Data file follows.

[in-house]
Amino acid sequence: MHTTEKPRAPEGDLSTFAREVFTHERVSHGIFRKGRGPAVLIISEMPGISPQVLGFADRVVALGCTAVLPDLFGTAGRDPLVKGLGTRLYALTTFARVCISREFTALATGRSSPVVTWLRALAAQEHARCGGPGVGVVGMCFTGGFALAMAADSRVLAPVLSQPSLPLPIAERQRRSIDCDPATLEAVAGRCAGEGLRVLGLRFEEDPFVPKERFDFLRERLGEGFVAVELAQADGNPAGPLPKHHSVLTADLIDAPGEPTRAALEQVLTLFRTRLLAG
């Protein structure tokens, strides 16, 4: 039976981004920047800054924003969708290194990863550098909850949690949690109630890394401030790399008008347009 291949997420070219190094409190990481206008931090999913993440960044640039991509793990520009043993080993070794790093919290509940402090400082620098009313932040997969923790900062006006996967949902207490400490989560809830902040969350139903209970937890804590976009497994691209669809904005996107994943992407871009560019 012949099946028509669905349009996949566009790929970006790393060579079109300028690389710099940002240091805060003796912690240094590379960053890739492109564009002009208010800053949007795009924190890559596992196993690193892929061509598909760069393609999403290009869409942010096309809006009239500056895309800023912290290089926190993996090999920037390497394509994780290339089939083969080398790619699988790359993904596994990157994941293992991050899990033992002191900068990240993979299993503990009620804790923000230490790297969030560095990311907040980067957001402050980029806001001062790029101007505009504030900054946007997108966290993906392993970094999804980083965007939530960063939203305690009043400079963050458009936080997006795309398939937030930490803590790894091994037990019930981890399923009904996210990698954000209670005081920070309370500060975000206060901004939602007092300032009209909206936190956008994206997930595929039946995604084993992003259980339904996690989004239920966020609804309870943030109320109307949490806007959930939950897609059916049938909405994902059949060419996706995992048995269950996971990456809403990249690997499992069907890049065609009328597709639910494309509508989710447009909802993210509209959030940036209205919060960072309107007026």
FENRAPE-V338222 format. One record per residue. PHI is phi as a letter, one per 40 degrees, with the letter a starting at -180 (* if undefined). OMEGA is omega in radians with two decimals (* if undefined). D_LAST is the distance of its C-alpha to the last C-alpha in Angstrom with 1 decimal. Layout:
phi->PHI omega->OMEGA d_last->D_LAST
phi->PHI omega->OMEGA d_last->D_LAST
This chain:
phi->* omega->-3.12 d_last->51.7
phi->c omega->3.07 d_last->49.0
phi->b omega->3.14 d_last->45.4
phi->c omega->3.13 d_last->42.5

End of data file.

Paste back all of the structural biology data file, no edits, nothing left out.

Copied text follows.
[in-house]
Amino acid sequence: MHTTEKPRAPEGDLSTFAREVFTHERVSHGIFRKGRGPAVLIISEMPGISPQVLGFADRVVALGCTAVLPDLFGTAGRDPLVKGLGTRLYALTTFARVCISREFTALATGRSSPVVTWLRALAAQEHARCGGPGVGVVGMCFTGGFALAMAADSRVLAPVLSQPSLPLPIAERQRRSIDCDPATLEAVAGRCAGEGLRVLGLRFEEDPFVPKERFDFLRERLGEGFVAVELAQADGNPAGPLPKHHSVLTADLIDAPGEPTRAALEQVLTLFRTRLLAG
């Protein structure tokens, strides 16, 4: 039976981004920047800054924003969708290194990863550098909850949690949690109630890394401030790399008008347009 291949997420070219190094409190990481206008931090999913993440960044640039991509793990520009043993080993070794790093919290509940402090400082620098009313932040997969923790900062006006996967949902207490400490989560809830902040969350139903209970937890804590976009497994691209669809904005996107994943992407871009560019 012949099946028509669905349009996949566009790929970006790393060579079109300028690389710099940002240091805060003796912690240094590379960053890739492109564009002009208010800053949007795009924190890559596992196993690193892929061509598909760069393609999403290009869409942010096309809006009239500056895309800023912290290089926190993996090999920037390497394509994780290339089939083969080398790619699988790359993904596994990157994941293992991050899990033992002191900068990240993979299993503990009620804790923000230490790297969030560095990311907040980067957001402050980029806001001062790029101007505009504030900054946007997108966290993906392993970094999804980083965007939530960063939203305690009043400079963050458009936080997006795309398939937030930490803590790894091994037990019930981890399923009904996210990698954000209670005081920070309370500060975000206060901004939602007092300032009209909206936190956008994206997930595929039946995604084993992003259980339904996690989004239920966020609804309870943030109320109307949490806007959930939950897609059916049938909405994902059949060419996706995992048995269950996971990456809403990249690997499992069907890049065609009328597709639910494309509508989710447009909802993210509209959030940036209205919060960072309107007026």
FENRAPE-V338222 format. One record per residue. PHI is phi as a letter, one per 40 degrees, with the letter a starting at -180 (* if undefined). OMEGA is omega in radians with two decimals (* if undefined). D_LAST is the distance of its C-alpha to the last C-alpha in Angstrom with 1 decimal. Layout:
phi->PHI omega->OMEGA d_last->D_LAST
phi->PHI omega->OMEGA d_last->D_LAST
This chain:
phi->* omega->-3.12 d_last->51.7
phi->c omega->3.07 d_last->49.0
phi->b omega->3.14 d_last->45.4
phi->c omega->3.13 d_last->42.5